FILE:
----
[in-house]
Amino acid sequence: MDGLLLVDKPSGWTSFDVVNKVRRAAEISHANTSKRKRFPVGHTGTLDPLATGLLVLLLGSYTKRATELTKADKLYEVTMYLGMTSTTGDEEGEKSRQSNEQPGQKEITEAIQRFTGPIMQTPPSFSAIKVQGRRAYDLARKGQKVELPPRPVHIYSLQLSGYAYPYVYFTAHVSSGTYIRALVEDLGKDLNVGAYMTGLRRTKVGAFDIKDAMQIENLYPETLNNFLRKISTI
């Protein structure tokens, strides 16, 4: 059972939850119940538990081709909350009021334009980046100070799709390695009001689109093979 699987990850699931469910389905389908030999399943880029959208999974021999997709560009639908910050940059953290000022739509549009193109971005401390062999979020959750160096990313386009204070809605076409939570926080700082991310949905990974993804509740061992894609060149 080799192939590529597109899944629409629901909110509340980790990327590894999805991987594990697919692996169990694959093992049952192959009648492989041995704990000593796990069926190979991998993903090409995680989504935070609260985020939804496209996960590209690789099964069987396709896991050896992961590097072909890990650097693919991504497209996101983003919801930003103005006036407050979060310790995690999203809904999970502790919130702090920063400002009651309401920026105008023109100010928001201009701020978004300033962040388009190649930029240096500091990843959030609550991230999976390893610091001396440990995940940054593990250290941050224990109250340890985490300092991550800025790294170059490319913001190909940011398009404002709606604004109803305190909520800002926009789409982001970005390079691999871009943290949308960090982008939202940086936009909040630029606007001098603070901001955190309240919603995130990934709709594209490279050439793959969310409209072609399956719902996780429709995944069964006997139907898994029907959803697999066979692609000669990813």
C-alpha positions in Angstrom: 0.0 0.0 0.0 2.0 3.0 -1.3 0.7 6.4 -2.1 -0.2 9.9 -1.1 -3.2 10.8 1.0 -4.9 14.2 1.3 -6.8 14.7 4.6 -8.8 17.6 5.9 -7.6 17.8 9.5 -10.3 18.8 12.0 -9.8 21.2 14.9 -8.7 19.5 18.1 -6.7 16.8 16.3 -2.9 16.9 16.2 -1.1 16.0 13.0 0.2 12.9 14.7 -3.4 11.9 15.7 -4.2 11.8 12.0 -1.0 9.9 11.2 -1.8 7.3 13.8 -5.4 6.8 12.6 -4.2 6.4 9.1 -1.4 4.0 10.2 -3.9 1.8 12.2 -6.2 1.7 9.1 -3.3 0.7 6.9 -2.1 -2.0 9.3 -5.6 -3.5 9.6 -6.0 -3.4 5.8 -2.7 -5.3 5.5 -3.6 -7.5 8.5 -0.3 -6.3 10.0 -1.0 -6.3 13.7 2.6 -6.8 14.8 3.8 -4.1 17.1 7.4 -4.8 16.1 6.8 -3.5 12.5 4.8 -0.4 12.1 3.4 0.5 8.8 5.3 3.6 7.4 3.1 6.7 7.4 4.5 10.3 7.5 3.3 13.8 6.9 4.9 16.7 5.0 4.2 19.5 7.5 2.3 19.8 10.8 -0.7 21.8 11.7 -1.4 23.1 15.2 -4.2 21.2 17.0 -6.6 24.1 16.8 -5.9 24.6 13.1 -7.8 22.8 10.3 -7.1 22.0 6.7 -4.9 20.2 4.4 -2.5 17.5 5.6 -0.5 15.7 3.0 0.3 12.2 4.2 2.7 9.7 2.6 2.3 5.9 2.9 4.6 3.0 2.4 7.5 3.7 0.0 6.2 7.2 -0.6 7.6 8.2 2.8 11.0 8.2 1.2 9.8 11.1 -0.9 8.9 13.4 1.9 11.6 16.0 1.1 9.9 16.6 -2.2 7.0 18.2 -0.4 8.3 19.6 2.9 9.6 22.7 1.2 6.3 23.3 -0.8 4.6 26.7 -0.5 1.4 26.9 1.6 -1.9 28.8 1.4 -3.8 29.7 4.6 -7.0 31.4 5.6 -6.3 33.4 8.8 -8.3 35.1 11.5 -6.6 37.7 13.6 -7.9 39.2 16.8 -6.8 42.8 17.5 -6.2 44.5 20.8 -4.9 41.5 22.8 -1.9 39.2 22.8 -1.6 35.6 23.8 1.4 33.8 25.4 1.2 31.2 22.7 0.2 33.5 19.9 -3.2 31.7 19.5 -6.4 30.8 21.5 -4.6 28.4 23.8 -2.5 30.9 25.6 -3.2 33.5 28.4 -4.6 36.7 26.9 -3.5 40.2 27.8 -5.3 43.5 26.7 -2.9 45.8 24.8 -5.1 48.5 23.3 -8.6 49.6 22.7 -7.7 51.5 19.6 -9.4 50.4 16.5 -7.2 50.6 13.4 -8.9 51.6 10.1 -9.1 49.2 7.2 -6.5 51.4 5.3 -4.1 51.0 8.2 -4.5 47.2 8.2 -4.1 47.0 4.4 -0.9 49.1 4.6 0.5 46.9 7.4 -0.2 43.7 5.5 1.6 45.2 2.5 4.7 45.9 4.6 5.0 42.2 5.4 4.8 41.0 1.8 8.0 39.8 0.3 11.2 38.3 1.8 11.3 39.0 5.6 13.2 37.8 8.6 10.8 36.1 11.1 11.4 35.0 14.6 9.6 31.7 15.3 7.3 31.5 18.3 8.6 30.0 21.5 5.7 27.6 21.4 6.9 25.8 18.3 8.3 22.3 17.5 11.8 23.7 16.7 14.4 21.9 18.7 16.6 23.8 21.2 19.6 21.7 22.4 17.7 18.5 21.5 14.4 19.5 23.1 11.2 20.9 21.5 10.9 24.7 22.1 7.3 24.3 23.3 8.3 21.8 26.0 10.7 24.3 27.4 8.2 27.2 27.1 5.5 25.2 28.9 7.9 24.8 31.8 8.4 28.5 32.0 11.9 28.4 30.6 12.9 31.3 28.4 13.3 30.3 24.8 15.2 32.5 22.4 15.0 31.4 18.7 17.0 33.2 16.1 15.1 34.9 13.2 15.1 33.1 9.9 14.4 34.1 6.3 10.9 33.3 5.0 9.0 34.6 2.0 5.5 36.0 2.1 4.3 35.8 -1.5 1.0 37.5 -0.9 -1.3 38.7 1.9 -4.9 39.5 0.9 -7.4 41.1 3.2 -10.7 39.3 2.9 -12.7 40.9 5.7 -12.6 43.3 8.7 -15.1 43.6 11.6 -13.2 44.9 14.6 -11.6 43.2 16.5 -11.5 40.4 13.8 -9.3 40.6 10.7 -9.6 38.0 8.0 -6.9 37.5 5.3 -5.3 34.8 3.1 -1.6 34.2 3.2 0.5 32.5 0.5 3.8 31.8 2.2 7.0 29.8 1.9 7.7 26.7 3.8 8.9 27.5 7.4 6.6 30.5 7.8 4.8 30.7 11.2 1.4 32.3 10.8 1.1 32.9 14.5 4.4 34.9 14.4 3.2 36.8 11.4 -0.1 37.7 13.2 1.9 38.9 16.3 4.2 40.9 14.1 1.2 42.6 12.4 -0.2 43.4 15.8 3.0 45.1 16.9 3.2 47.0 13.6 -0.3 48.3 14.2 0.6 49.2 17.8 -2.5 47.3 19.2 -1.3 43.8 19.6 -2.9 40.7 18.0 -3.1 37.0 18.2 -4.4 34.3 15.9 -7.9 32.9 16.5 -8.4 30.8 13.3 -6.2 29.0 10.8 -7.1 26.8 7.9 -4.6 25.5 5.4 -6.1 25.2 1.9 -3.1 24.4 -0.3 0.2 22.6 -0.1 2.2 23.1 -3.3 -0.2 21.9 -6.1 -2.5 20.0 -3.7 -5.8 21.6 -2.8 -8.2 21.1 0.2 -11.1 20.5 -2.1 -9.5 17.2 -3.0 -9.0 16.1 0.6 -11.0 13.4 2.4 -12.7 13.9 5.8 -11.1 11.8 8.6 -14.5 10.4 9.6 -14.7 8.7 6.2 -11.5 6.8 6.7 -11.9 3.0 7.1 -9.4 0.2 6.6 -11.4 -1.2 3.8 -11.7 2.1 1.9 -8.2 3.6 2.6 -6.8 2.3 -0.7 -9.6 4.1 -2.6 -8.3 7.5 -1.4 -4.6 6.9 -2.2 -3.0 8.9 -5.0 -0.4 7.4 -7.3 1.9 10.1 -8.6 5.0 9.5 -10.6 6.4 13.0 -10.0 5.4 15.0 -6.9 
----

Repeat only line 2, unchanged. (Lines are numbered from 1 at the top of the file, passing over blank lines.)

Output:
Amino acid sequence: MDGLLLVDKPSGWTSFDVVNKVRRAAEISHANTSKRKRFPVGHTGTLDPLATGLLVLLLGSYTKRATELTKADKLYEVTMYLGMTSTTGDEEGEKSRQSNEQPGQKEITEAIQRFTGPIMQTPPSFSAIKVQGRRAYDLARKGQKVELPPRPVHIYSLQLSGYAYPYVYFTAHVSSGTYIRALVEDLGKDLNVGAYMTGLRRTKVGAFDIKDAMQIENLYPETLNNFLRKISTI